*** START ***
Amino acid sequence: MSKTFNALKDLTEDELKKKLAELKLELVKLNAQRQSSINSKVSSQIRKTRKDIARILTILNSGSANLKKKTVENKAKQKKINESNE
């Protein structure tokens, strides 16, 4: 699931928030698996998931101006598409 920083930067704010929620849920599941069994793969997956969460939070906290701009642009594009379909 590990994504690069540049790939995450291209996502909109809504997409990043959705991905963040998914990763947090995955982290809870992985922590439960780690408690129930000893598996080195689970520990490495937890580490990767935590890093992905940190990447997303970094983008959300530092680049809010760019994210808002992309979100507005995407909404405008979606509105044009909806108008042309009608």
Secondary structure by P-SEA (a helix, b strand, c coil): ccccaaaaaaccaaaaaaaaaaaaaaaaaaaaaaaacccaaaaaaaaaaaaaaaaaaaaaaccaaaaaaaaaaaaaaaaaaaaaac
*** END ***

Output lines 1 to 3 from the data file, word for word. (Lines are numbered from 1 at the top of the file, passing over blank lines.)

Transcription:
Amino acid sequence: MSKTFNALKDLTEDELKKKLAELKLELVKLNAQRQSSINSKVSSQIRKTRKDIARILTILNSGSANLKKKTVENKAKQKKINESNE
């Protein structure tokens, strides 16, 4: 699931928030698996998931101006598409 920083930067704010929620849920599941069994793969997956969460939070906290701009642009594009379909 590990994504690069540049790939995450291209996502909109809504997409990043959705991905963040998914990763947090995955982290809870992985922590439960780690408690129930000893598996080195689970520990490495937890580490990767935590890093992905940190990447997303970094983008959300530092680049809010760019994210808002992309979100507005995407909404405008979606509105044009909806108008042309009608």
Secondary structure by P-SEA (a helix, b strand, c coil): ccccaaaaaaccaaaaaaaaaaaaaaaaaaaaaaaacccaaaaaaaaaaaaaaaaaaaaaaccaaaaaaaaaaaaaaaaaaaaaac